Then they were three.

Indian is on a roll of trademarks! In the past four months only, the maker filed for not one or two, but three trademarks, securing three names for what we suspect are upcoming models. The latest addition to this trademark collection is suggesting some we hope will be daring.

In December, it was dug out that the “Indian Raven” was trademarked, folded up, and slipped in the company’s back pocket. A month later, the “Indian Renegade” popped up and was added to the brand’s trousseau.

A recent trademark filed on March 27 suggests a new name has now been added to the brand’s list of trophies. This time, we’re being served the “Indian Challenger”. Looks like the motorcycle maker is inspired by Chrysler’s lineup with names like Renegade and Challenger, which are respectively current Jeep and Dodge models, which also explains the “Indian Challenger” name being the trademark here and not “Challenger” alone.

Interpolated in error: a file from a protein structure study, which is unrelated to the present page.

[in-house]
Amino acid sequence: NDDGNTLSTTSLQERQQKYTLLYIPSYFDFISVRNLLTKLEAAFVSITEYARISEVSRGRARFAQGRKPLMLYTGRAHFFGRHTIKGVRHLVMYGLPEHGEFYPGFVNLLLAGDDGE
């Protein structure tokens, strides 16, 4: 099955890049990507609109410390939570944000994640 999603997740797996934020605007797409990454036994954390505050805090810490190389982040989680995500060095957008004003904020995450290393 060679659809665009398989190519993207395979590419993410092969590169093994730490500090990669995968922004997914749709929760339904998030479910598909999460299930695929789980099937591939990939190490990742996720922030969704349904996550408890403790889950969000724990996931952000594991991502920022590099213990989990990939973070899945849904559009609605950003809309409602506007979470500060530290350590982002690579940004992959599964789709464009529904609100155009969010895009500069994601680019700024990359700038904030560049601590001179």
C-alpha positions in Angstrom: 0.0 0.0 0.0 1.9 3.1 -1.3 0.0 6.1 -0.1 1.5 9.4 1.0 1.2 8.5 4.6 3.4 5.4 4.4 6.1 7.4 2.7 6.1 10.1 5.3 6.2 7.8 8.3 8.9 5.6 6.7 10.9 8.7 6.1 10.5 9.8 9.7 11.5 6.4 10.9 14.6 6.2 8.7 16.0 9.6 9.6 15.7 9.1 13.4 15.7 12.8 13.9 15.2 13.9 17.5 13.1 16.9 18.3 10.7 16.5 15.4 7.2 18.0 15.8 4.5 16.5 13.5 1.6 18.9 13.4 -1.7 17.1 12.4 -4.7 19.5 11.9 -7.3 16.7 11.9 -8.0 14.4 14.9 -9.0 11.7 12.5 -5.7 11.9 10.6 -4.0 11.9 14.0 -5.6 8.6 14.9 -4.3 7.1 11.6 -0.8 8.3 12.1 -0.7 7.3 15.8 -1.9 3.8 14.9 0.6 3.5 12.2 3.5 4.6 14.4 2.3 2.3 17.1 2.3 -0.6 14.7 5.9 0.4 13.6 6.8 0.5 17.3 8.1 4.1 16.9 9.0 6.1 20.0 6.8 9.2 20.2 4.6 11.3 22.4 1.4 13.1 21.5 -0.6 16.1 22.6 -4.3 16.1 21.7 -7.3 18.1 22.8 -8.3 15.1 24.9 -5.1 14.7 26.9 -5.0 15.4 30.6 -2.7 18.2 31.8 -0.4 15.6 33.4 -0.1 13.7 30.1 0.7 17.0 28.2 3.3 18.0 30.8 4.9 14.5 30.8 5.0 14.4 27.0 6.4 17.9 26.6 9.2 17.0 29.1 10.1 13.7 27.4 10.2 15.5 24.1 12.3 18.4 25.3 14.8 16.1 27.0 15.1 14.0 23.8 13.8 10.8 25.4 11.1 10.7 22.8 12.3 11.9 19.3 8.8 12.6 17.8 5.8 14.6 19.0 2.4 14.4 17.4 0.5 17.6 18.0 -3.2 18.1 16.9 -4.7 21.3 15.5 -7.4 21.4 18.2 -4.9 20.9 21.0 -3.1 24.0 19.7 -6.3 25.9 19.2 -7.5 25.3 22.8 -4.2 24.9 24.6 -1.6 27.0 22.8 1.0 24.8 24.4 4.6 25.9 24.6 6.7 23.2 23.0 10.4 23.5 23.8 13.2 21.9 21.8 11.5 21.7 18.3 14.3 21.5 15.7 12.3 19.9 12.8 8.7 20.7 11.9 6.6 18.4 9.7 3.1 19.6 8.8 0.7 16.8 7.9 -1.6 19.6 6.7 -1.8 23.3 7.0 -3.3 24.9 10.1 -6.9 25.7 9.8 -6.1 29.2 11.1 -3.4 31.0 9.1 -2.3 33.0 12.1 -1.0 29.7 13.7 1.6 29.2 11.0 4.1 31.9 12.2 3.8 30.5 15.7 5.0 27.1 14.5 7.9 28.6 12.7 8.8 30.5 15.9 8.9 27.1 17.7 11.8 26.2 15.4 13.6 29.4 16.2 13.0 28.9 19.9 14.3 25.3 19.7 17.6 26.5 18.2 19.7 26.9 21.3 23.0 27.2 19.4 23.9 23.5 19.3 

The trademark has been filed in two categories: motorcycles and structural parts, and clothing—a usual way to proceed for most brands, covering all their basis should there be branded gear to come with a new model.

Now, the guessing game. There’s something spunky about a Challenger because of the image Dodge has instilled to the nameplate with its muscle car. What exactly could that mean in bike form? If Indian is going for meaning rather than awesome-sounding, a Challenger could be something that’s in stark contrast with everything else the company has done so far.

Indian has developed an entirely new platform for the FTR 1200 so why not exploit it and garnish that more daring, adventure-seeking segment with say a scrambler-like model or something a little more on the adventure side of things? Those are likely scenarios for the brand if it plans on milking its more youthful image introduced with the FTR. We’ll have to put the Challenger in the drawer alongside the Raven and the Renegade until Indian decides what use to make of them—or at least makes it official. I don’t know for you, but I’d be down for an FTR-inspired scrambler...

Source: United States Patent and Trademark Office